Telemedicine is another platform for providing better healthcare across Arkansas’ rural landscape. Gillespie said the use of telehealth throughout the pandemic has accelerated options in remote areas for access and convenience.
“In the rural areas, we all realize it is not realistic that we are going to have a number doctors and psychiatrists decide to move down there and open shop. What we can do is connect the people in the rural areas with those specialists, with the physicians, with the psychiatrists, with therapists and others around the state as needed. So one of the core components of ARHOME in the rural areas is to work with the hospitals in order to build up their telemedicine infrastructure,” Gillespie said.
THE POLITICAL BATTLE
To pass the budget measure needed to fund ARHOME, a 75% threshold of votes in the House and the Senate will be required. For the last four regular sessions, lawmakers have barely cleared the hurdle for either the private option or Arkansas Works.
With the work requirement stricken, there is fear there won’t be enough political cover to support the program in some circles. A few conservative lawmakers have expressed an acceptance that helping 300,000 people with health insurance is going to be a function of state government and are unwilling to kill the program. They are advocating a less expensive approach to funding Medicaid expansion: the fee-for-service model that was spiked in 2013 in favor of using private insurance plans to cover the Medicaid expanded population.
“If we went fee-for-service, it saves the state money, but that’s only if I’m looking at general revenue and strictly that spend,” said Rep. Gray, who argues there will be offsetting lost local tax collections that negate the state savings. She also argues that at the federal level health officials use carrot-and-stick approaches to decrease state funds in one area by incentivizing increased spending in other areas.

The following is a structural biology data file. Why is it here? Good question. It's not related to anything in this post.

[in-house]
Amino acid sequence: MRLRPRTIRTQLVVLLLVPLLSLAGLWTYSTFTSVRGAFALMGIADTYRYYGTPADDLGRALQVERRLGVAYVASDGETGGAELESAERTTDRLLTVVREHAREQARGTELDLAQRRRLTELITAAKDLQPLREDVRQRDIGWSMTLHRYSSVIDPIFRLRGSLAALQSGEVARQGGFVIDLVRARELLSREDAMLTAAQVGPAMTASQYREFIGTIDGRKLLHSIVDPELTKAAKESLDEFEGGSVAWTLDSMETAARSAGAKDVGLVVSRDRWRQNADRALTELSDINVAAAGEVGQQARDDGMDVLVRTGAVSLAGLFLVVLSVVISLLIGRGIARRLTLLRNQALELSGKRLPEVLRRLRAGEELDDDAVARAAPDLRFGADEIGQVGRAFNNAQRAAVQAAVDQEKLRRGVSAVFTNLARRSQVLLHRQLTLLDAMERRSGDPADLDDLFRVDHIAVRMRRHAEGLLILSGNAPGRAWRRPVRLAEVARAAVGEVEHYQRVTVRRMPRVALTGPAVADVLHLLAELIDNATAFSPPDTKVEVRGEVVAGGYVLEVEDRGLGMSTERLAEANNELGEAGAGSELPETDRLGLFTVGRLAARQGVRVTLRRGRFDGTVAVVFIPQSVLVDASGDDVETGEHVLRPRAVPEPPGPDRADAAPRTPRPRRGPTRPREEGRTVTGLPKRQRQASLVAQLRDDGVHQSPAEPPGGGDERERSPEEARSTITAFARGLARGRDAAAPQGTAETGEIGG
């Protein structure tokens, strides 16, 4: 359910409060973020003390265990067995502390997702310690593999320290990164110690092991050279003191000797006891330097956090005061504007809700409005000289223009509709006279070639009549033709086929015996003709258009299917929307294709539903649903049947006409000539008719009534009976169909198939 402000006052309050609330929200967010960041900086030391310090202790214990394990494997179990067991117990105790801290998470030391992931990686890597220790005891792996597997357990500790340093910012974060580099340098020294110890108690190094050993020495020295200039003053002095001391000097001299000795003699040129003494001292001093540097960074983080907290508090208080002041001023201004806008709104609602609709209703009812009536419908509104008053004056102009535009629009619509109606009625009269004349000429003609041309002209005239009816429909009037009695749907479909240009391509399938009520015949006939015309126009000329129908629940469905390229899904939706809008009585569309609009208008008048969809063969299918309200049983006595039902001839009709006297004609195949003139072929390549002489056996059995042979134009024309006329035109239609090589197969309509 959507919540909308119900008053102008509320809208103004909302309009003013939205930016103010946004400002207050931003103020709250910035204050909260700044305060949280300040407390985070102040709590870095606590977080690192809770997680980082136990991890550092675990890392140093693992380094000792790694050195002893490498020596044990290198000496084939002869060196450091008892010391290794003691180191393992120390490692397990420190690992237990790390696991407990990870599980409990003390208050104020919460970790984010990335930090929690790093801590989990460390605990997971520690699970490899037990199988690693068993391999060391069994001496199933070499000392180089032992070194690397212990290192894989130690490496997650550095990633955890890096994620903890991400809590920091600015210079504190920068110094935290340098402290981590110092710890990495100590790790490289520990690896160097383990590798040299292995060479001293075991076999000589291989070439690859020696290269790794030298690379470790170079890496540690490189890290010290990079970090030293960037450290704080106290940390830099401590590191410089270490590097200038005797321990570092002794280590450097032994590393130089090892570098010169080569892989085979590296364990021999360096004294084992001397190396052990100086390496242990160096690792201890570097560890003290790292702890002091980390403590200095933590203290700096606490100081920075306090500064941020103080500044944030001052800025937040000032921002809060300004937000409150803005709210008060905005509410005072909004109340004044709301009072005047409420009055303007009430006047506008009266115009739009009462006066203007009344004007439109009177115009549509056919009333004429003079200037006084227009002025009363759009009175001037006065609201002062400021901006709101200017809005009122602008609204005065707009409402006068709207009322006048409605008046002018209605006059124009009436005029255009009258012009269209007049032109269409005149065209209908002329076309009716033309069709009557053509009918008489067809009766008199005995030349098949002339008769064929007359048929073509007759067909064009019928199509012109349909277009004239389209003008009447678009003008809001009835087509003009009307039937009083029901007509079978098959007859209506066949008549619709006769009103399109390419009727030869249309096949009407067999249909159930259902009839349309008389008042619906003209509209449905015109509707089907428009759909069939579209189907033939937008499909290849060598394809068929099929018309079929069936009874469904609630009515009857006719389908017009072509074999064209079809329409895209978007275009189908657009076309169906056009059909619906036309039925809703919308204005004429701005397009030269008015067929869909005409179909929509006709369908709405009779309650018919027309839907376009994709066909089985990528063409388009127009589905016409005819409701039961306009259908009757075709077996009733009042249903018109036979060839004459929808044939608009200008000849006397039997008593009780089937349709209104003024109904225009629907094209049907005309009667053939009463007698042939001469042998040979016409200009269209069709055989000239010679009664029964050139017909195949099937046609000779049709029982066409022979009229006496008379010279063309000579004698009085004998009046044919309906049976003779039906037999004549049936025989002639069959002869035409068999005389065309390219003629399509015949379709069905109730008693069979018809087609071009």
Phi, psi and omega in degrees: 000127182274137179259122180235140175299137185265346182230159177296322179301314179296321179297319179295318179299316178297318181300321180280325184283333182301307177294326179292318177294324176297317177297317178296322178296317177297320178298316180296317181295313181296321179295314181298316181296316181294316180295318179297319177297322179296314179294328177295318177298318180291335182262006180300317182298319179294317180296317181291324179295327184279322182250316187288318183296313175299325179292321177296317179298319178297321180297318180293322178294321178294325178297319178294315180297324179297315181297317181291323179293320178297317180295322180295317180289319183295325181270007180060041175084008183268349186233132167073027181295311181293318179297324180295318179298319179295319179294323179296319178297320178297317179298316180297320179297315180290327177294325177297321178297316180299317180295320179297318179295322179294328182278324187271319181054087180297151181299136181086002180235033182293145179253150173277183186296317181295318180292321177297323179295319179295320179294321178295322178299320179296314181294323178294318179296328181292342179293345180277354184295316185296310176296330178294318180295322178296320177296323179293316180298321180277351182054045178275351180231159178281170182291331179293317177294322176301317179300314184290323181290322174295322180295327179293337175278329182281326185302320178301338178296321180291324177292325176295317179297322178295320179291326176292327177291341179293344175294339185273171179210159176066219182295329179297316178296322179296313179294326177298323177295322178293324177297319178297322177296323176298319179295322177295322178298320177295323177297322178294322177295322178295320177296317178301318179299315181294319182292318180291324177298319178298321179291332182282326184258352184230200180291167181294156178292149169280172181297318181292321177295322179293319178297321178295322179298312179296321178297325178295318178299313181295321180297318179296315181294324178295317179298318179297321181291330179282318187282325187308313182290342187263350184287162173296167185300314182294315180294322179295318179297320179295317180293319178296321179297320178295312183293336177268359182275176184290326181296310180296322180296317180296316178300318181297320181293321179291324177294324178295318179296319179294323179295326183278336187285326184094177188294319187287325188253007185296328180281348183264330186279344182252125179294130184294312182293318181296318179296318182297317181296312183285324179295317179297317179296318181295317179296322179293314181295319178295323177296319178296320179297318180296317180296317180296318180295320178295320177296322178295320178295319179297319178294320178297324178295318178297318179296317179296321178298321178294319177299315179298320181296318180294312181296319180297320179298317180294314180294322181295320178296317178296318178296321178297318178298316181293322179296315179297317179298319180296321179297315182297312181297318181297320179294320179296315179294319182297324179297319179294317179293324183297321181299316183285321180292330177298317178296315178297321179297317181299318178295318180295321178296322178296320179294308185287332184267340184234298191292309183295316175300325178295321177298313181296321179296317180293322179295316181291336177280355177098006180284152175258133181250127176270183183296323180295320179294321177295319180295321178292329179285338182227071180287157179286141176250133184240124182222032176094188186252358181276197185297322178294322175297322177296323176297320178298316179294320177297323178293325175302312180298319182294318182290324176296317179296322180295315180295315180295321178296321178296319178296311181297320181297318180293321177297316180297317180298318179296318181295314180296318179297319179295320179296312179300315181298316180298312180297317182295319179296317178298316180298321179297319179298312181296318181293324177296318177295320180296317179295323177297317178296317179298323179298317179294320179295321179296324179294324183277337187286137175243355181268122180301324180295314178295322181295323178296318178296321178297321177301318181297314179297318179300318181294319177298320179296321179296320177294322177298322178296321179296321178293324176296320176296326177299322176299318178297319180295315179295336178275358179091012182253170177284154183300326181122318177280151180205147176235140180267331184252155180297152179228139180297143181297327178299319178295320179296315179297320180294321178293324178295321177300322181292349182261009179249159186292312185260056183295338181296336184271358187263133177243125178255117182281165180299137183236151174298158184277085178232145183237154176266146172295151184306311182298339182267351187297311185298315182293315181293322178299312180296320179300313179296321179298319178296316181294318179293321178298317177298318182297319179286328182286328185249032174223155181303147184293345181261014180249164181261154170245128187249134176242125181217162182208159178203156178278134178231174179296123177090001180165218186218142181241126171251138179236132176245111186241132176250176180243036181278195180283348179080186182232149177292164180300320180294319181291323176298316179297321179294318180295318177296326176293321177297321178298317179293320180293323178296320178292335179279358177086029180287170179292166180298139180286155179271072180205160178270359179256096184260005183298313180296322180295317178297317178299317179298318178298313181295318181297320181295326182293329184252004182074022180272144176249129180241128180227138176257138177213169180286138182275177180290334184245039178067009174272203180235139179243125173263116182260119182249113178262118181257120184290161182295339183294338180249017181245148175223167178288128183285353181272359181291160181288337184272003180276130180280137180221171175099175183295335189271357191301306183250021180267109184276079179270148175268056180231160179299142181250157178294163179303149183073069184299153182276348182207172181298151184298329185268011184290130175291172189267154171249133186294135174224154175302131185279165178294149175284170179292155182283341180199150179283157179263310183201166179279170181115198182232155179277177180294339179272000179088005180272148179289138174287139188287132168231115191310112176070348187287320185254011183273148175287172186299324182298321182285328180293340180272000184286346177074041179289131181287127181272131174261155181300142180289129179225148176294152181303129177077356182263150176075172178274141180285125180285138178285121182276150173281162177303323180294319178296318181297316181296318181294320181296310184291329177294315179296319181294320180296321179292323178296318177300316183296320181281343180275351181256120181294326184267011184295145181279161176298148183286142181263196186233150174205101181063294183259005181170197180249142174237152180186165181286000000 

“If we don’t spend that, somebody else is going to spend that. If I had all 50 states say, ‘we refuse to do this,’ would the federal government do something different? Yes, they probably would. But that’s not where we’re at,” Rep. Gray said.
Because of the private health insurance model, ARHOME is expected to stimulate the healthcare economy in Arkansas in a larger way. According to DHS estimates, ARHOME would bring an estimated $9.766 billion from the federal government into the state economy over the next five years. If Arkansas paid fee-for-service rates, the federal government would send an estimated $6.755 billion to the state over the five-year period.
That $3 billion reduction would result in significantly lower payments to hospitals, doctors, and other healthcare providers, officials argue.
“The traditional fee-for-service model actually pays very little in certain areas,” Sen. Irvin said. “Being able to utilize a qualified health plan, those insurance plans pay your doctors and hospitals around 25% to 65% more than traditional Medicaid… Also, the model of utilizing the qualified health plan has really created a premium stabilizer effect in the private health insurance marketplace.”
There is an additional economic argument that the extra $3 billion will stimulate local tax revenue by more than $300 million and be a boon to keep rural hospitals from closing. Only one rural hospital in Arkansas has closed since the private option went into effect. Neighboring states that either didn’t expand Medicaid under the ACA or were late to passing a plan have seen 56 hospitals close.
You can view a full discussion of ARHOME with Sen. Irvin, Rep. Gray, and DHS Secretary Gillespie in the video below.